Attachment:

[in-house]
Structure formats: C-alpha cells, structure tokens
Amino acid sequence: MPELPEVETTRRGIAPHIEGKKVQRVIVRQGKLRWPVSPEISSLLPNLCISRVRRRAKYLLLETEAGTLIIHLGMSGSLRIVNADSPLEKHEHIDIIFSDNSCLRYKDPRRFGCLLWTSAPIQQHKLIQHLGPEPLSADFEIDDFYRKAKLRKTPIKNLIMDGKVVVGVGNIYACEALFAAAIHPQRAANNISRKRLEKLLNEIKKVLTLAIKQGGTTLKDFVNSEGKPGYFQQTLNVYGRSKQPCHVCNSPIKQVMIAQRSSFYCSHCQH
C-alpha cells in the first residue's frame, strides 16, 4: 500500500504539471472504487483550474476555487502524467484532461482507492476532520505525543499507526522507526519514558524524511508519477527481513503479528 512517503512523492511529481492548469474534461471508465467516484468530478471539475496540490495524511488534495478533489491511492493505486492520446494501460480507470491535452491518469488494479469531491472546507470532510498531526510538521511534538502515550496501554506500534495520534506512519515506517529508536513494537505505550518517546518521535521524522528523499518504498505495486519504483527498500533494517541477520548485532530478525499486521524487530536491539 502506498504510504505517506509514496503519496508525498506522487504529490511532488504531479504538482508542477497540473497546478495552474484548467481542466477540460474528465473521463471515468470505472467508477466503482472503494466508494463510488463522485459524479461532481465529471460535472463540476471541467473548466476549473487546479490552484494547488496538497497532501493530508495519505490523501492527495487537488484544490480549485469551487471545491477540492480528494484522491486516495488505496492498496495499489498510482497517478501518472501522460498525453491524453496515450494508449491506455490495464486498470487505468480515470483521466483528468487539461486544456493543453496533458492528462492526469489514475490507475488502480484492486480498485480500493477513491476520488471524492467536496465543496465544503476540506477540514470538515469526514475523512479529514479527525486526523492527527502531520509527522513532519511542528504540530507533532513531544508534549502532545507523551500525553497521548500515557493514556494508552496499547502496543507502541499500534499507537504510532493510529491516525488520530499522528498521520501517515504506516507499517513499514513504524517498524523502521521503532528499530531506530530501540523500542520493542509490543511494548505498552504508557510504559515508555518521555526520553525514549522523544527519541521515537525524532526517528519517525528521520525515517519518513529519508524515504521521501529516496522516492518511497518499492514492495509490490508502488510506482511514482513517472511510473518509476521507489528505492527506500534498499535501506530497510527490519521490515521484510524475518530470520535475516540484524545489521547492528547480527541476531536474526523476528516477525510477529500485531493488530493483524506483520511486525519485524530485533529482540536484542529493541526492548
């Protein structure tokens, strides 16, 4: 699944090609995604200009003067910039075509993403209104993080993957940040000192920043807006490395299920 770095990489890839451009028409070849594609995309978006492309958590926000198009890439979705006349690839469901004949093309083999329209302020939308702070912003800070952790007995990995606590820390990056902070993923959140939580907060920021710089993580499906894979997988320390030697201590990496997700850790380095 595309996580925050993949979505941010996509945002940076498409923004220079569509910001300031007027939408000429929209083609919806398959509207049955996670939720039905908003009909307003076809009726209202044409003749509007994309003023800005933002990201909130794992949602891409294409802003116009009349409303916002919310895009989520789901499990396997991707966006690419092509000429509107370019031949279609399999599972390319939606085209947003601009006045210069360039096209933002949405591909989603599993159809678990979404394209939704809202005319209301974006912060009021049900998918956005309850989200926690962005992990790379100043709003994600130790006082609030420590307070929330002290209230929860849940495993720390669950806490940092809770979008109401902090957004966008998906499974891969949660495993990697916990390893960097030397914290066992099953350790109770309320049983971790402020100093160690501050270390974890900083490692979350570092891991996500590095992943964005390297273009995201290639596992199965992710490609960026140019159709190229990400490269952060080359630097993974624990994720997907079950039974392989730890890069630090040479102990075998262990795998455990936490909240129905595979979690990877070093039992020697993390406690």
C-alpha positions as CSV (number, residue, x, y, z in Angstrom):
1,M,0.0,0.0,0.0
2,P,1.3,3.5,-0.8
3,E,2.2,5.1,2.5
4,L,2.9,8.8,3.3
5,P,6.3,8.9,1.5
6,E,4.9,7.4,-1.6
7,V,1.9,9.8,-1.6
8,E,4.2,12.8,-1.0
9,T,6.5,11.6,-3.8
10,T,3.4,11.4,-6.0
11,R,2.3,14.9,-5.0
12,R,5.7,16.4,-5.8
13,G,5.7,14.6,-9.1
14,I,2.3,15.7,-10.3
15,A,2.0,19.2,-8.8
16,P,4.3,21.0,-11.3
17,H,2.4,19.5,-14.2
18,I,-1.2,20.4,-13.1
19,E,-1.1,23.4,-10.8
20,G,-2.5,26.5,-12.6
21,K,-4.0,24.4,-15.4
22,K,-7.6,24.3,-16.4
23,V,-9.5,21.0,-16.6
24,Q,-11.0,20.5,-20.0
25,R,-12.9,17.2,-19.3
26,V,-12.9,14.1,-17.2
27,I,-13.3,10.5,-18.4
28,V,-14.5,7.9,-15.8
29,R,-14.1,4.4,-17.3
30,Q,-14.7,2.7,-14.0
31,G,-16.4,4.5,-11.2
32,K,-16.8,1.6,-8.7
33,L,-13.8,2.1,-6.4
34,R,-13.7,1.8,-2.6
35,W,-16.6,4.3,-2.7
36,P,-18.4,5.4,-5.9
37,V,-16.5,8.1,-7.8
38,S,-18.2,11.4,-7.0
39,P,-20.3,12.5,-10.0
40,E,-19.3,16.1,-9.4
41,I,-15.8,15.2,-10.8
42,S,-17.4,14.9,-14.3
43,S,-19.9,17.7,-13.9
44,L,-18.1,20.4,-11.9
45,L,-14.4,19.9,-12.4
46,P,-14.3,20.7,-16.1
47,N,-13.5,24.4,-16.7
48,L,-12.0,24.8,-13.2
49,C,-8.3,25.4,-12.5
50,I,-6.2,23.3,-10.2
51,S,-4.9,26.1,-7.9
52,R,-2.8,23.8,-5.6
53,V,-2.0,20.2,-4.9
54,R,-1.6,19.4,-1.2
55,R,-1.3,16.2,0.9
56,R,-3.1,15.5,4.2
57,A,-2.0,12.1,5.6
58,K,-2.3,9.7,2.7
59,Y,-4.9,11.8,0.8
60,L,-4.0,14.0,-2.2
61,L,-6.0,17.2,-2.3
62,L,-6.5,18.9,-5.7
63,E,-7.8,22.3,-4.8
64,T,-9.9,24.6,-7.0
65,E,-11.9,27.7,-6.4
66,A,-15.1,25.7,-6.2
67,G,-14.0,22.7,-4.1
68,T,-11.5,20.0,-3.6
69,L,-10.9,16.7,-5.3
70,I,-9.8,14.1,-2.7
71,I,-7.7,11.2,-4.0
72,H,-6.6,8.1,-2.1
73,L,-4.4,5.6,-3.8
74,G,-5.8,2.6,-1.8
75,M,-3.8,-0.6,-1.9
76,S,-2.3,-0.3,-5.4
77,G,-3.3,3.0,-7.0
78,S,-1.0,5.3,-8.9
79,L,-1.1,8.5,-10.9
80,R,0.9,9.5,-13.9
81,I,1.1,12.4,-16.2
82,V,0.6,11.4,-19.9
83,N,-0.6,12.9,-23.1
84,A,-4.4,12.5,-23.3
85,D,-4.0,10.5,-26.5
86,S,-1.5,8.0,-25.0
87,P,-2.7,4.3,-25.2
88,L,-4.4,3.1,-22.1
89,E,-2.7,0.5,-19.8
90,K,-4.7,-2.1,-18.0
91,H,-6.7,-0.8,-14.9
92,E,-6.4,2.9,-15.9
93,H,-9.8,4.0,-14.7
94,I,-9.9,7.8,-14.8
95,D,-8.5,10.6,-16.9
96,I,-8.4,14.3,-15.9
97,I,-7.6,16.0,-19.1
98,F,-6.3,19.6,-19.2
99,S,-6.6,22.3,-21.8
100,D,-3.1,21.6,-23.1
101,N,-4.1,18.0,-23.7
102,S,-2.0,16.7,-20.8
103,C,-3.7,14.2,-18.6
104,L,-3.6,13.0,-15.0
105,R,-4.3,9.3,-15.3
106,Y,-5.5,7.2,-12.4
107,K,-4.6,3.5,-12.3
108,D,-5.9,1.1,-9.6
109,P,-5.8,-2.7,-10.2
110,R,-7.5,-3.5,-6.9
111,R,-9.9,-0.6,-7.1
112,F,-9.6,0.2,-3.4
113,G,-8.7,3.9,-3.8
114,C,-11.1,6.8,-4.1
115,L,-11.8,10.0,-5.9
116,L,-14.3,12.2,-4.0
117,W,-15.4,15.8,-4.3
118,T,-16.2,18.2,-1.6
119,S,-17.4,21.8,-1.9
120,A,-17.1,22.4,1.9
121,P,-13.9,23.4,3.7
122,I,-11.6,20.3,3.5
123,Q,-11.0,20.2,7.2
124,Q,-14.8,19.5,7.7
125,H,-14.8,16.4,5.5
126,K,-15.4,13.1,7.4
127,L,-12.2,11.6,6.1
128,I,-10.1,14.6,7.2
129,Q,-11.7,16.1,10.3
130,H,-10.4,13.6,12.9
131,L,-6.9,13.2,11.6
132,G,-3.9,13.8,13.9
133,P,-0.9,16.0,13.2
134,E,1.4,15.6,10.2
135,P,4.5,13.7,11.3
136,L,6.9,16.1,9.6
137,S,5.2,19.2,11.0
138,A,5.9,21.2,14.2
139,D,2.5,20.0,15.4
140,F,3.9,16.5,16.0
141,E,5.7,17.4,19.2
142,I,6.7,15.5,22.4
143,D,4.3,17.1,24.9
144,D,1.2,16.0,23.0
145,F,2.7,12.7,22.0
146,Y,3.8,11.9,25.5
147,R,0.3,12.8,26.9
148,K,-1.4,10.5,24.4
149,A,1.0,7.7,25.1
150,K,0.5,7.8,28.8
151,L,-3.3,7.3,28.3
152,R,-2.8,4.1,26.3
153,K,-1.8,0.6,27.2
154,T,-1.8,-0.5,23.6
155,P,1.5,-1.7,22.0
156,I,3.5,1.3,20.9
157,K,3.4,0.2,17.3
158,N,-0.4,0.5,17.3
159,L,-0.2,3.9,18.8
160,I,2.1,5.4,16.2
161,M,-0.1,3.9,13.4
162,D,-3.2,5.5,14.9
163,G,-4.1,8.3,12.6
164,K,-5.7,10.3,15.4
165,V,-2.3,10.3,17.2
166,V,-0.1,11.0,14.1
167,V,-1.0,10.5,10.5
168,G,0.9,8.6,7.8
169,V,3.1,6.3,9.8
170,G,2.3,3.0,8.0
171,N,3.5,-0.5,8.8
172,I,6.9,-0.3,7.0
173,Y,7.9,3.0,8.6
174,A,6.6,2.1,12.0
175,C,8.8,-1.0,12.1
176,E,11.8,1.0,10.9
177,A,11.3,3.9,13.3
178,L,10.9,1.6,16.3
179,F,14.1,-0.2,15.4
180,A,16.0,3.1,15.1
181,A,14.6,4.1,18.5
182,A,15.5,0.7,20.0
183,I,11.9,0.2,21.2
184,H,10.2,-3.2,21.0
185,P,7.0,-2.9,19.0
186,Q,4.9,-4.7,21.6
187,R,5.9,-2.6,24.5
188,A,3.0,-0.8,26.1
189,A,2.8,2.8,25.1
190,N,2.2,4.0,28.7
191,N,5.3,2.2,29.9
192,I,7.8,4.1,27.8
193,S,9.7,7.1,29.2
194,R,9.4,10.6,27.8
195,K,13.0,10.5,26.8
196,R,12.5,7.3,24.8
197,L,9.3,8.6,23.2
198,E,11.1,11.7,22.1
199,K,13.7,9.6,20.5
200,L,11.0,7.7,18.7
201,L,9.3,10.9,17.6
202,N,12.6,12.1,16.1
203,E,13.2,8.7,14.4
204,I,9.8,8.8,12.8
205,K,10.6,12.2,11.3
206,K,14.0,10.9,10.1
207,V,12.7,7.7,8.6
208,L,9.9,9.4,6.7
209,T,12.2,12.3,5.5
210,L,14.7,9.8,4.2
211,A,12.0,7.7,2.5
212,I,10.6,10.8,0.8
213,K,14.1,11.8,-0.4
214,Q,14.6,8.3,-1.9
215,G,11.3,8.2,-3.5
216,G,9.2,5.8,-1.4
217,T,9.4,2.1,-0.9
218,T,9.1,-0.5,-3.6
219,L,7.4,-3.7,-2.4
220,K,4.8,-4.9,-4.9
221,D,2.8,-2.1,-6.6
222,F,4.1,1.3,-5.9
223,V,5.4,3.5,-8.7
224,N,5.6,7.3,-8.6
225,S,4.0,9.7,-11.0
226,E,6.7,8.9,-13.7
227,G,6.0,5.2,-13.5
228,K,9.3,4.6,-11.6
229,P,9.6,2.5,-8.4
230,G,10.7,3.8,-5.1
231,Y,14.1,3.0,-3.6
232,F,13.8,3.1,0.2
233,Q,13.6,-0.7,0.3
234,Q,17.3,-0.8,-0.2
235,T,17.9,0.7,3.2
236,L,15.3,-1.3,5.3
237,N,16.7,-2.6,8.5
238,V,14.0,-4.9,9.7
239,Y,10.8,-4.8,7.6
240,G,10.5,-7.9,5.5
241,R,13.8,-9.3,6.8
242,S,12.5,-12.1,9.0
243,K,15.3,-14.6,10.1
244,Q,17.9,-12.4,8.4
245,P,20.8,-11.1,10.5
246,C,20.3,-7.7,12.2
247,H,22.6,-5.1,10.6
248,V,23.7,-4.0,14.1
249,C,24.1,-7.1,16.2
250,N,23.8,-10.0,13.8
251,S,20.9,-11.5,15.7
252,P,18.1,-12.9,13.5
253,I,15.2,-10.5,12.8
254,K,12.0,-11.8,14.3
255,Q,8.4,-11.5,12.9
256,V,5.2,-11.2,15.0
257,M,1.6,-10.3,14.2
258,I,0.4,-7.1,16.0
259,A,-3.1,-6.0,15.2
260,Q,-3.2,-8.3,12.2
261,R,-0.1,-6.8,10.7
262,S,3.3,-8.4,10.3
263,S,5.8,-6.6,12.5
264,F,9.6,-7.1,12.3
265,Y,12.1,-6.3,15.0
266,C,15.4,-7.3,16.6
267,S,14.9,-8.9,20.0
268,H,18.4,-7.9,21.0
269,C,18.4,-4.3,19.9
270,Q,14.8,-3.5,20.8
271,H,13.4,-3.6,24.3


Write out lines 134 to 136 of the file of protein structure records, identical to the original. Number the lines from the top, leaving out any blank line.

128,I,-10.1,14.6,7.2
129,Q,-11.7,16.1,10.3
130,H,-10.4,13.6,12.9